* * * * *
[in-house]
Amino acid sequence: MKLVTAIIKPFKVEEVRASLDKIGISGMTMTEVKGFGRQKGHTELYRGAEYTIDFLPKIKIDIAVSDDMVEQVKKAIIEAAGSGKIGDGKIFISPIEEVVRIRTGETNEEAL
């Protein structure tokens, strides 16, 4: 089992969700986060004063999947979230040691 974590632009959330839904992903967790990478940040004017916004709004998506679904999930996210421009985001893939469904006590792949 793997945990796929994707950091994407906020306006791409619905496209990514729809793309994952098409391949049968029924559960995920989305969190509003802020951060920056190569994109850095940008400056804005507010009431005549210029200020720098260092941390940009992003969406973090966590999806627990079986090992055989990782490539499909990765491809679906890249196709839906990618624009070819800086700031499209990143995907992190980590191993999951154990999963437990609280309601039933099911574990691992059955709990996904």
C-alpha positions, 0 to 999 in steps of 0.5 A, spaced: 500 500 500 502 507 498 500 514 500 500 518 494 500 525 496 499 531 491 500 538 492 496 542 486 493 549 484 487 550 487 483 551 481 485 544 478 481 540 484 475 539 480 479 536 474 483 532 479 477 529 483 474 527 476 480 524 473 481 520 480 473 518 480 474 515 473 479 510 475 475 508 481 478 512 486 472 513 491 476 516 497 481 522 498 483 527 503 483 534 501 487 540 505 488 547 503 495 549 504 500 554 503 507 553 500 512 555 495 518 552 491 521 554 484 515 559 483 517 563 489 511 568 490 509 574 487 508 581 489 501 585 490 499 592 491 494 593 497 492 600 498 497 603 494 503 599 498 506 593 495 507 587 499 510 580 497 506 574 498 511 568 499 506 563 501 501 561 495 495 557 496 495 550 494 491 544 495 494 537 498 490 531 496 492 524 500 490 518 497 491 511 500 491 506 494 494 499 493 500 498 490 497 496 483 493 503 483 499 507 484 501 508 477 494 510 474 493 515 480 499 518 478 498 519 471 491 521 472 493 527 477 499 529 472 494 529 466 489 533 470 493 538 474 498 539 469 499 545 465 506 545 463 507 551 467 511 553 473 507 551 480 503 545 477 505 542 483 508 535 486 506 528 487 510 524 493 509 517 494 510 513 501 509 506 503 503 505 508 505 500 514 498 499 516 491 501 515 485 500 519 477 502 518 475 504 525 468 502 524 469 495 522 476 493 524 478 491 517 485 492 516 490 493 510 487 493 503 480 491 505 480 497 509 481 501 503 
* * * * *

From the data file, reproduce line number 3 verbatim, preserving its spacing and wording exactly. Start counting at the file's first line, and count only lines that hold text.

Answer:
């Protein structure tokens, strides 16, 4: 089992969700986060004063999947979230040691 974590632009959330839904992903967790990478940040004017916004709004998506679904999930996210421009985001893939469904006590792949 793997945990796929994707950091994407906020306006791409619905496209990514729809793309994952098409391949049968029924559960995920989305969190509003802020951060920056190569994109850095940008400056804005507010009431005549210029200020720098260092941390940009992003969406973090966590999806627990079986090992055989990782490539499909990765491809679906890249196709839906990618624009070819800086700031499209990143995907992190980590191993999951154990999963437990609280309601039933099911574990691992059955709990996904």